Blasphemy: Profane speaking of god or sacred things; impious irreverence.
Heresy: Theological or religious opinion or doctrine maintained in opposition, or held to be contrary, to the “catholic” or orthodox doctrine of the Christian Church, or, by extension, to that of any church, creed, or religious system, considered as orthodox.
Profane: 1. Not pertaining or devoted to what is sacred or biblical, esp. in profane history, literature; unconsecrated, secular, lay, common; civil, as distinguished from ecclesiastical.
2. Characterized by disregard or contempt of sacred things, esp., in later use, by the taking of god’s name in vain irreverent, blasphemous, ribald; impious, irreligious, wicked.
Now that we’ve precisely established these definitions, let’s set them aside. We can always pick them up later again, if it turns out to be important.
Lamb’s full title is Lamb: The Gospel According to Biff, Christ’s Childhood Pal. This edition has a leather cover, gold-coloured and embellished title font, and a red ribbon bookmark. It looks like it’s imitating a bible. Like it’s going to to be chock full of mockery. And there is some mockery. The angels are figures of fun. Jesus (Joshua in the book) learns Buddhism and kung fu. Biff is a pretty goofy name. It’s a nickname. His real name is Levi. Everyone just calls him Biff. In Moore’s story Joshua and Biff are best friends growing up. The two of them, along with Mary Magdalene, (Maggie) spend their childhoods together, until Joshua and Biff leave on a quest to find the three wise men, so Joshua can find out what he’s supposed to be doing if he’s going to be the Messiah. And here I waited for the ridiculous to come out in full force. But it never really showed up. In Moore’s story Joshua takes his quest seriously. He needs to find the answers to his questions, and since god isn’t answering his prayers he has to figure it out himself. And the answers he finds reflect (translation and interpretation depending) what shows up in your typical bible. Moore takes liberties only with the parts of Jesus’ life where we don’t have historical records. His childhood. Teenage years. Conversations. Jesus’ ministry and crucifixion are depicted respectfully and seriously. I expected this book to be one long blasphemy, and it wasn’t. It was actually really touching, and while frequently silly did a good job at presenting Jesus’ brief earthly sojourn while reminding us that he was actually still human, too. I could imagine some people still being offended by this book, by the suggestion that Jesus wasn’t born with all the answers, or that he found the answers to some of his questions in other faiths (the Golden Rule thing crops up in a lot of world religions; it’s not unique to Christianity), or that he occasionally uses foul language (no blasphemy, don’t worry). But if your faith can handle a little teasing prodding, you may find this book worth your time to pick up. If you’ve still got misgivings, start with the two afterwords (earlier editions have only one) where Moore explains what he was thinking and why he took the liberties he did. If that doesn’t set your mind at ease you can always stop there. And while I want to warn you in advance about the violence and occasional murder, I can tell you there’s not much else in here to worry about. You probably won’t even need to bring the definitions along. There’s nothing for them to do.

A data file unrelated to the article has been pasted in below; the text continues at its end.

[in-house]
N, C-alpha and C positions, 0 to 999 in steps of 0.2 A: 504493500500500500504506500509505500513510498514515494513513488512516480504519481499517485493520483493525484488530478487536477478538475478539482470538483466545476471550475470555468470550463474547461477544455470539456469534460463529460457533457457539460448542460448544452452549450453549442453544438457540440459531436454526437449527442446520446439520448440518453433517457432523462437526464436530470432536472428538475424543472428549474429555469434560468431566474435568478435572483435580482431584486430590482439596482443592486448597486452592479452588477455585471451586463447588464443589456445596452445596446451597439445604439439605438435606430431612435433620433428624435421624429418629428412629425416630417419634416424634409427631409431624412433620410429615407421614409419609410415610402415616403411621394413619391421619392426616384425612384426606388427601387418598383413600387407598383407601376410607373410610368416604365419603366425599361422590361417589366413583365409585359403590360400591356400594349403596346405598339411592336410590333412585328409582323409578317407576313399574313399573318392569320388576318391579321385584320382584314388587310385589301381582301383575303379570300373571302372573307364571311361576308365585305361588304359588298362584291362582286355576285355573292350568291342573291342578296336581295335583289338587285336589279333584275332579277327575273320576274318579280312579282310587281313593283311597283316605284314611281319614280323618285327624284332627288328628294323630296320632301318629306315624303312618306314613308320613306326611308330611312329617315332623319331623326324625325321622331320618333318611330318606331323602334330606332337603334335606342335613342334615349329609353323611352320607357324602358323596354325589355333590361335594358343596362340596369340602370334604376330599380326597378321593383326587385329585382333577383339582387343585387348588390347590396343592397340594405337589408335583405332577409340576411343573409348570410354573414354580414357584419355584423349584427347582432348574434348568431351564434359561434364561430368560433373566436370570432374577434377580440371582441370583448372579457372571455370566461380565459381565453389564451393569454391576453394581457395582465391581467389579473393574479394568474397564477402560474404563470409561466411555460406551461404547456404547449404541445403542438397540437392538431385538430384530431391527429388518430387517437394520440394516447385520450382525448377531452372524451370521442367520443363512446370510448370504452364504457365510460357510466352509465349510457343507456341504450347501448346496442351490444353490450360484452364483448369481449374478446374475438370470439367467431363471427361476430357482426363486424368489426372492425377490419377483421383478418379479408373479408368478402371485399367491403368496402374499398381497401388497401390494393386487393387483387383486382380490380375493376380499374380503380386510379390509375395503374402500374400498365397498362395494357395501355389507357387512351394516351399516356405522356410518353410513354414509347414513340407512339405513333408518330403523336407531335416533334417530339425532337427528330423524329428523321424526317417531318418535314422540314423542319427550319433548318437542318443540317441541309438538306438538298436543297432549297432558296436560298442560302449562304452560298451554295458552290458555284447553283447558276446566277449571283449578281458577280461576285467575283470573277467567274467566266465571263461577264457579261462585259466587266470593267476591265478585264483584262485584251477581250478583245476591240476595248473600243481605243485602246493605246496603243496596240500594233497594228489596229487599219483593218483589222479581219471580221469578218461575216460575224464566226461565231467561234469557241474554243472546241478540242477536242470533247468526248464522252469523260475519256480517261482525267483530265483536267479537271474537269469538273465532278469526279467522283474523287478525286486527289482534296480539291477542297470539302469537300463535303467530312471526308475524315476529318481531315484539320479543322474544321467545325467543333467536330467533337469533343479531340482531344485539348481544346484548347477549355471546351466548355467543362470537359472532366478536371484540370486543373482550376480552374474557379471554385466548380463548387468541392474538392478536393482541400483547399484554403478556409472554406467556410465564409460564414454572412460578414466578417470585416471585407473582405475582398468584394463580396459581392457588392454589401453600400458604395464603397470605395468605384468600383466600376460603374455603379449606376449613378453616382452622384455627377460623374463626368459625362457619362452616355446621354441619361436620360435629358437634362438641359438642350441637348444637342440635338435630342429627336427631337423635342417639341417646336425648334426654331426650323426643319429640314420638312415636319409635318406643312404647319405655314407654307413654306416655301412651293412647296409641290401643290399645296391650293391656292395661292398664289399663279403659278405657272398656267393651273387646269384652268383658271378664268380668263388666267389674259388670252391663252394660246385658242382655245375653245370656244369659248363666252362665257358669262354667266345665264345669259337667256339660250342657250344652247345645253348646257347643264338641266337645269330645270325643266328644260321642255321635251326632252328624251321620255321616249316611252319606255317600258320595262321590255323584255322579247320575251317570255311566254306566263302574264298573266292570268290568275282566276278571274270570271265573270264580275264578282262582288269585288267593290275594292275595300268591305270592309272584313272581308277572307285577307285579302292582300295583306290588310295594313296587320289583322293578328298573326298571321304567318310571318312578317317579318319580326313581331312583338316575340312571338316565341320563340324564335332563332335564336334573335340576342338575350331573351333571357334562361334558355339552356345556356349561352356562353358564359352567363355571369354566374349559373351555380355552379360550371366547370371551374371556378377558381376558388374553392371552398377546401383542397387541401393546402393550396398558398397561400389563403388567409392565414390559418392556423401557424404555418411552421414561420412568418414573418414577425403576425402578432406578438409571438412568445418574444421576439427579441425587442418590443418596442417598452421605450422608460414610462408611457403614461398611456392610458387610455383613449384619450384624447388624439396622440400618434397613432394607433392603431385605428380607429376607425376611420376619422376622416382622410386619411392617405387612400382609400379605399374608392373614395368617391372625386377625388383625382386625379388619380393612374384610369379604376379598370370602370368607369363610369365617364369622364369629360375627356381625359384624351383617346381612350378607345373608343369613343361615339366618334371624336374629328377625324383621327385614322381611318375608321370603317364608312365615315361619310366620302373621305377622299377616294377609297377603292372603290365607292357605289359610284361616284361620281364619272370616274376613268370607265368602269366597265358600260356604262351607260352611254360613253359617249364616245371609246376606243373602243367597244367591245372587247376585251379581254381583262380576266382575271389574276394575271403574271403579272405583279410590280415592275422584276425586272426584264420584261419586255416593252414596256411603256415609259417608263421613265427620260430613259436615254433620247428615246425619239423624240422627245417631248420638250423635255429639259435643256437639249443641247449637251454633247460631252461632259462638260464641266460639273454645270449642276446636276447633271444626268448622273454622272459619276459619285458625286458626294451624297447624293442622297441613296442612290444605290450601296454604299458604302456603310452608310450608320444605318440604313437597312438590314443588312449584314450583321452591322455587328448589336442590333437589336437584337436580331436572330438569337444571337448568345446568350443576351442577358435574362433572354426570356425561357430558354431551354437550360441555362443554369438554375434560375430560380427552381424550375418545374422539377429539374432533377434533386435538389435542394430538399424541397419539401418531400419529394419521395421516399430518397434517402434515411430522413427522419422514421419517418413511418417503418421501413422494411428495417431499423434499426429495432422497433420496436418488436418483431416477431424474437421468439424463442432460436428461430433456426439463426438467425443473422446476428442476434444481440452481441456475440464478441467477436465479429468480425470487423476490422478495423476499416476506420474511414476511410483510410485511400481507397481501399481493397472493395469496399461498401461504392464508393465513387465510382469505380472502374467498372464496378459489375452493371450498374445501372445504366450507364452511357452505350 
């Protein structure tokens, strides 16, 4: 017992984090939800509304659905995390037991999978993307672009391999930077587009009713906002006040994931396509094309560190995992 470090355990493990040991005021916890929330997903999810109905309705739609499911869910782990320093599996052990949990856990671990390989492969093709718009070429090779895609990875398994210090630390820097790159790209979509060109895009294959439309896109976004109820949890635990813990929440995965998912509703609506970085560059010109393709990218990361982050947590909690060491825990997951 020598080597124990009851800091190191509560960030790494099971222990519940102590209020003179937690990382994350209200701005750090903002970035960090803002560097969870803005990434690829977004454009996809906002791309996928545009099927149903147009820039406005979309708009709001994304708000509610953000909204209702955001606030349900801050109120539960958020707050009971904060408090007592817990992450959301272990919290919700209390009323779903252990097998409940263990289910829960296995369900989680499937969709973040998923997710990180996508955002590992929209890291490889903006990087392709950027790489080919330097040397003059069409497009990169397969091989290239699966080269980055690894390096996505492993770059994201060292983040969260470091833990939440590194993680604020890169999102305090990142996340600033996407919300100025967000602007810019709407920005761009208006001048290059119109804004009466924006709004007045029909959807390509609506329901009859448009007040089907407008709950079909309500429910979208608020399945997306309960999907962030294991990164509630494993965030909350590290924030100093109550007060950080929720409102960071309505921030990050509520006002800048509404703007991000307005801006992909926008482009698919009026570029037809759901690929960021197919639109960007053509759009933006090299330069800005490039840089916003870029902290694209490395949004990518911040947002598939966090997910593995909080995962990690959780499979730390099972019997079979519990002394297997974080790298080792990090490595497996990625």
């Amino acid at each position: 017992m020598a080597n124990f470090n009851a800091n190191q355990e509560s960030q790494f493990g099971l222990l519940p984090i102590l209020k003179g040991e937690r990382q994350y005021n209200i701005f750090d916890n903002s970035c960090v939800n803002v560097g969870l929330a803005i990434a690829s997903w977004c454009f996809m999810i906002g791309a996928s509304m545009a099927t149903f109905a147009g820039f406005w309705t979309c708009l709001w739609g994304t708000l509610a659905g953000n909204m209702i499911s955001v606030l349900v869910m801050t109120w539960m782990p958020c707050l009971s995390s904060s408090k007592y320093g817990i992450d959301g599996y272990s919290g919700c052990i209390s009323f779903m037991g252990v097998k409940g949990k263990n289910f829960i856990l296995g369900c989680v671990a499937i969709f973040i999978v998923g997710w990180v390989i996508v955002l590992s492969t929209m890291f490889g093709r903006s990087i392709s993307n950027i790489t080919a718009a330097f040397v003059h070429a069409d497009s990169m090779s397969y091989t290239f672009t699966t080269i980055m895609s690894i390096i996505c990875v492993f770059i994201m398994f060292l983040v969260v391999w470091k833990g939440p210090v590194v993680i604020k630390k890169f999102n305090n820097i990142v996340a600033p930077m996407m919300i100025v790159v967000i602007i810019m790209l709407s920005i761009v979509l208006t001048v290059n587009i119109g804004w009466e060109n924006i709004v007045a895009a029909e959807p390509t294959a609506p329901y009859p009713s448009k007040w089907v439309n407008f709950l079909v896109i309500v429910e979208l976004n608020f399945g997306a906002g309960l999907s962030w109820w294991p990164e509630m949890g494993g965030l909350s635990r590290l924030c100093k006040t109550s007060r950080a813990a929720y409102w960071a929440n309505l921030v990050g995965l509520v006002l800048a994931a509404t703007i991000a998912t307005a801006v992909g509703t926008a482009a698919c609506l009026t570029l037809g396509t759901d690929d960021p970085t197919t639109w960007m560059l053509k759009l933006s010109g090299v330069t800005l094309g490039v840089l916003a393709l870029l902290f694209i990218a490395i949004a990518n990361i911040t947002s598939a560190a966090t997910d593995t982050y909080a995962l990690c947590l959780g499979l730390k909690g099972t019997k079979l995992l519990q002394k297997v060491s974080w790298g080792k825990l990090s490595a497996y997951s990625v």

Definitions courtesy of The Oxford English Dictionary